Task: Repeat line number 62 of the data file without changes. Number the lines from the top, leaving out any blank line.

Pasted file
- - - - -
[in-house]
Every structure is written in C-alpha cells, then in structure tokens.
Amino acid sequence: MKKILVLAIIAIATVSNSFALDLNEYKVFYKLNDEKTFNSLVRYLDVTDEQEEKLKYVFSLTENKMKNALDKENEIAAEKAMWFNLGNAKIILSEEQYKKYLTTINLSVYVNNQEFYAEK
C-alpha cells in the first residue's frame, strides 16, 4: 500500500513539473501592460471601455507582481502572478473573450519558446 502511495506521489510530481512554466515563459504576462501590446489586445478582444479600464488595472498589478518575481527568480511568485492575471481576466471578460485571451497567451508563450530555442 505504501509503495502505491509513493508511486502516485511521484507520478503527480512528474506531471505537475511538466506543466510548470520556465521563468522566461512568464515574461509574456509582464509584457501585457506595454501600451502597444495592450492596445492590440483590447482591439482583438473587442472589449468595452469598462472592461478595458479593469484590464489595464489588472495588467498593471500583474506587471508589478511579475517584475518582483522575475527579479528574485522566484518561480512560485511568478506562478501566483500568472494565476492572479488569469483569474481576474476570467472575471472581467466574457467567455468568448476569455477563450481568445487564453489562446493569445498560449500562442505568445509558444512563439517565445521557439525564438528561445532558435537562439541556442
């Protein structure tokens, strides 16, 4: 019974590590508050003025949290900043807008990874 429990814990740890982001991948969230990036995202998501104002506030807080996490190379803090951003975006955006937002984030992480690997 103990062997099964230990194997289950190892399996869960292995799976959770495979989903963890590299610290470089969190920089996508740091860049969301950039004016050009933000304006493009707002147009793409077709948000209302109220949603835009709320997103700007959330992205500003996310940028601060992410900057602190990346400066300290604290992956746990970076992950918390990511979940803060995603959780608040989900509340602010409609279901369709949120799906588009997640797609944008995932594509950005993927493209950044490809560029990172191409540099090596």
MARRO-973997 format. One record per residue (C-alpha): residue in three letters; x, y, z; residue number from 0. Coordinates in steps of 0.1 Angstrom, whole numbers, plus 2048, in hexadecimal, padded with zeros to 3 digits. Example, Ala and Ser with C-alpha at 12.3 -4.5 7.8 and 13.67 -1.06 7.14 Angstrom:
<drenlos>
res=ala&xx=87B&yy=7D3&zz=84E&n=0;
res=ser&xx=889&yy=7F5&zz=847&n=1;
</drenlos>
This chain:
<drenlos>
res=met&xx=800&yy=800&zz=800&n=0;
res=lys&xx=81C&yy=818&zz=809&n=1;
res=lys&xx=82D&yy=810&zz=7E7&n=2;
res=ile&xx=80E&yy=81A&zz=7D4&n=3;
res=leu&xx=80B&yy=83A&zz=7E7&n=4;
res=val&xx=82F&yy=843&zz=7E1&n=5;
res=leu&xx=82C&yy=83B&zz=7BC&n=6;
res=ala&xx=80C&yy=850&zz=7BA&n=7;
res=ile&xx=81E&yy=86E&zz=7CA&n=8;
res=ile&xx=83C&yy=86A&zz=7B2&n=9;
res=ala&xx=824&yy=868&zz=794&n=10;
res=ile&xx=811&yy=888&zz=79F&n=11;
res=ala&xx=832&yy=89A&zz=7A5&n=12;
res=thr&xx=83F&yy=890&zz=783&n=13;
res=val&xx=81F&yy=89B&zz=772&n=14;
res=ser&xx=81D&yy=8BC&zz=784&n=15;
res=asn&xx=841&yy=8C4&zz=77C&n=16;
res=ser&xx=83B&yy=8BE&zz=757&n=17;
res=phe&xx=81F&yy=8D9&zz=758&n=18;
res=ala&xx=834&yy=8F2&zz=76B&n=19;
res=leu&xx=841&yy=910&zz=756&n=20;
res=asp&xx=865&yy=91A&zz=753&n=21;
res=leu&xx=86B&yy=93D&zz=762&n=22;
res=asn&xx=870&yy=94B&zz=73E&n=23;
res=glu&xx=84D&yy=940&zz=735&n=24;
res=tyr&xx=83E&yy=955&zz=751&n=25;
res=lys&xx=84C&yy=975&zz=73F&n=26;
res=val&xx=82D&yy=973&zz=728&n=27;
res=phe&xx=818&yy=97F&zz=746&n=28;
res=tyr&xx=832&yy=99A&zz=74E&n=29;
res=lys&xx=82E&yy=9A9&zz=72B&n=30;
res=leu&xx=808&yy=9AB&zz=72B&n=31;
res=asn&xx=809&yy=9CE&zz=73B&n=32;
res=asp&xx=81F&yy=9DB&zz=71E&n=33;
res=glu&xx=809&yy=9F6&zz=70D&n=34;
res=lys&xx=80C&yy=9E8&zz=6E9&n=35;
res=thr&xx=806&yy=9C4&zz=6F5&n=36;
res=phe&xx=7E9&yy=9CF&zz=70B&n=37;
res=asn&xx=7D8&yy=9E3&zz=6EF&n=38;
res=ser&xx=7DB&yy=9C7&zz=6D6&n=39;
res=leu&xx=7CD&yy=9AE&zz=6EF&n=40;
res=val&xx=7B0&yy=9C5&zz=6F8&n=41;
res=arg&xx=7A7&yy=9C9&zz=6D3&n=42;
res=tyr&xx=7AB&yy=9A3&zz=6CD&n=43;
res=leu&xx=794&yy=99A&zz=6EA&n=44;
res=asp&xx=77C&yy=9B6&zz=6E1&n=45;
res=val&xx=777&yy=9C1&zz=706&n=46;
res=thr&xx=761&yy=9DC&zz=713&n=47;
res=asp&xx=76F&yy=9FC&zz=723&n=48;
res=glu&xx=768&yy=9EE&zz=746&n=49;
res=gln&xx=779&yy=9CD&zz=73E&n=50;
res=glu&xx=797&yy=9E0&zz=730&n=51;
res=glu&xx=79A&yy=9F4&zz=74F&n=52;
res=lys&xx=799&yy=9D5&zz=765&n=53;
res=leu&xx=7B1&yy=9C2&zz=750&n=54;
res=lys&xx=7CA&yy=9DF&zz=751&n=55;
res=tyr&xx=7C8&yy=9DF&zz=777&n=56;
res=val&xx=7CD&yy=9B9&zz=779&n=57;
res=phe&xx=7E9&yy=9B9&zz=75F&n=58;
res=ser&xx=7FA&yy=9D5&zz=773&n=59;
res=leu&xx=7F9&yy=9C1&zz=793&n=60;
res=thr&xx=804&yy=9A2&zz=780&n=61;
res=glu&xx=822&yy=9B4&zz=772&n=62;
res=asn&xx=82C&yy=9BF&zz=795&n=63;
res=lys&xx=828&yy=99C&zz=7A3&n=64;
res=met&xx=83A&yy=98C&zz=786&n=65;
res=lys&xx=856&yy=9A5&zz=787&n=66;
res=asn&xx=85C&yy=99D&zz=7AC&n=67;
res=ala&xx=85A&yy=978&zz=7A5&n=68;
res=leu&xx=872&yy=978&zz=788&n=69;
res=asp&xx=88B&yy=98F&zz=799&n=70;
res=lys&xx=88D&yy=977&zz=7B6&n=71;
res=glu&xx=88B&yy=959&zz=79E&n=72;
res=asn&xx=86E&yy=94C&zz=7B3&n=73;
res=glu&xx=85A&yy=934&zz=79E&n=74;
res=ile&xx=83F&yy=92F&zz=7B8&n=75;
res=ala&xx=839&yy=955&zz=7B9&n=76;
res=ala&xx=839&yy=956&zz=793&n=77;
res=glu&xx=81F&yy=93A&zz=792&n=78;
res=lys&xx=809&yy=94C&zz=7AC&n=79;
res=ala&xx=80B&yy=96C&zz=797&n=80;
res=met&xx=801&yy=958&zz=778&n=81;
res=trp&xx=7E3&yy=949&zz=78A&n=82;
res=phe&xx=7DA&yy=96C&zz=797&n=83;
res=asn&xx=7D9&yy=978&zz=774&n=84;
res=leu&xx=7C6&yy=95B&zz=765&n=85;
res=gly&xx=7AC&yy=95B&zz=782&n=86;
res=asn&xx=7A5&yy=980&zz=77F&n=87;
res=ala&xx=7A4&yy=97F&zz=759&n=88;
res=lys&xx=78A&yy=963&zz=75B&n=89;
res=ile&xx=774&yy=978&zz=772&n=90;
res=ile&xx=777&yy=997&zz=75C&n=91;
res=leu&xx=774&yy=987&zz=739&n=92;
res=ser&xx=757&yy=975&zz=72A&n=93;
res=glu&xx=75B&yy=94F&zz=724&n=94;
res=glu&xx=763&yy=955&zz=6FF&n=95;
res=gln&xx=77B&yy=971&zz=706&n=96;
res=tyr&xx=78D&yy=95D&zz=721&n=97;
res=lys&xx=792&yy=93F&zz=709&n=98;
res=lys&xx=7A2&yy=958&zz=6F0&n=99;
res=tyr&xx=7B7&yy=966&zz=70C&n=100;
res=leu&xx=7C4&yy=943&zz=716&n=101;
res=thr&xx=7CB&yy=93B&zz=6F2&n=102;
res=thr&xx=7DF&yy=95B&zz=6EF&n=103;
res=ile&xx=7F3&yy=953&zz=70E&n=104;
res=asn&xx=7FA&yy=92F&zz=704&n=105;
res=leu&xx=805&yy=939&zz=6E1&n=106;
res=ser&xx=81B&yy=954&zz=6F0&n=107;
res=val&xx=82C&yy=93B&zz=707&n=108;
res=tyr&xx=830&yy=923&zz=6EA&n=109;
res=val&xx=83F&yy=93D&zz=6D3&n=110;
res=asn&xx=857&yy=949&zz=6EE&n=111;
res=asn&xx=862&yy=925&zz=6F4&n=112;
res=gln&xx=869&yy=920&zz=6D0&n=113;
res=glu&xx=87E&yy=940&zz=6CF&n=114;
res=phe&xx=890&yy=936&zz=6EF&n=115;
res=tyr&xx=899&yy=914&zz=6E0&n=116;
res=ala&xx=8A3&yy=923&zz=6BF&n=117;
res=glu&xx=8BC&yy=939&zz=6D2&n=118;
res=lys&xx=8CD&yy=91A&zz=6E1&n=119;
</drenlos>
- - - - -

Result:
res=glu&xx=768&yy=9EE&zz=746&n=49;